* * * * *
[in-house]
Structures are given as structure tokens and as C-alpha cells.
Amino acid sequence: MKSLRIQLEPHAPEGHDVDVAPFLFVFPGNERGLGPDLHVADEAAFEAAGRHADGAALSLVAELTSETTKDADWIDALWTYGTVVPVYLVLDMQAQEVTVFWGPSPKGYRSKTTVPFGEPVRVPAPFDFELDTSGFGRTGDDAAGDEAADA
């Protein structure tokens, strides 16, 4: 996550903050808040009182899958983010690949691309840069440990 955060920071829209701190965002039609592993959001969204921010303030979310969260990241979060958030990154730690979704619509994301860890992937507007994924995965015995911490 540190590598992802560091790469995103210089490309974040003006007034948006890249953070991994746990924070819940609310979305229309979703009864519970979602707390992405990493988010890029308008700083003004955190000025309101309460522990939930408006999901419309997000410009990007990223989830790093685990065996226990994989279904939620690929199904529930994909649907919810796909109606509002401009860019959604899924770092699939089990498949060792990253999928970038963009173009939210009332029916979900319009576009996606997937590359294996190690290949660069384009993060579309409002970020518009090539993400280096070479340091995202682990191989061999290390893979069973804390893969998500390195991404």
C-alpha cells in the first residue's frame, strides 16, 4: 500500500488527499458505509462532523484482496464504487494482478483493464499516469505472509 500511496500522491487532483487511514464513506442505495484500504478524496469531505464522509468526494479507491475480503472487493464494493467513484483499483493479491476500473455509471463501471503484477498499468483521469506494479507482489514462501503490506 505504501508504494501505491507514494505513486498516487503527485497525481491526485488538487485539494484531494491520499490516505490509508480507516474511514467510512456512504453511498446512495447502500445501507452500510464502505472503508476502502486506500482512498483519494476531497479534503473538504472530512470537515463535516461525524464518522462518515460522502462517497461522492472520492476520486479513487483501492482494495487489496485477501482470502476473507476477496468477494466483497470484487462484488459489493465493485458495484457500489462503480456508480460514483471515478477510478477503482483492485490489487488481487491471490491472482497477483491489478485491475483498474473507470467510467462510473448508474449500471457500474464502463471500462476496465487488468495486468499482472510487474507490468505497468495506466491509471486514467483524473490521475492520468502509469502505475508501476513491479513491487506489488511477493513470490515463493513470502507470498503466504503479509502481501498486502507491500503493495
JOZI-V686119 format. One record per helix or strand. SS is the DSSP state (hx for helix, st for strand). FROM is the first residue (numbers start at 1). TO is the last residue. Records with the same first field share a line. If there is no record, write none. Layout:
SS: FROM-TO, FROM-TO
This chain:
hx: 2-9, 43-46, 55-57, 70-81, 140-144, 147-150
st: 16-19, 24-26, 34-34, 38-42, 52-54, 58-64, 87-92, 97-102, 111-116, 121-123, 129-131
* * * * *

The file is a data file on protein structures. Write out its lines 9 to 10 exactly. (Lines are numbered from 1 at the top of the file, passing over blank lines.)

hx: 2-9, 43-46, 55-57, 70-81, 140-144, 147-150
st: 16-19, 24-26, 34-34, 38-42, 52-54, 58-64, 87-92, 97-102, 111-116, 121-123, 129-131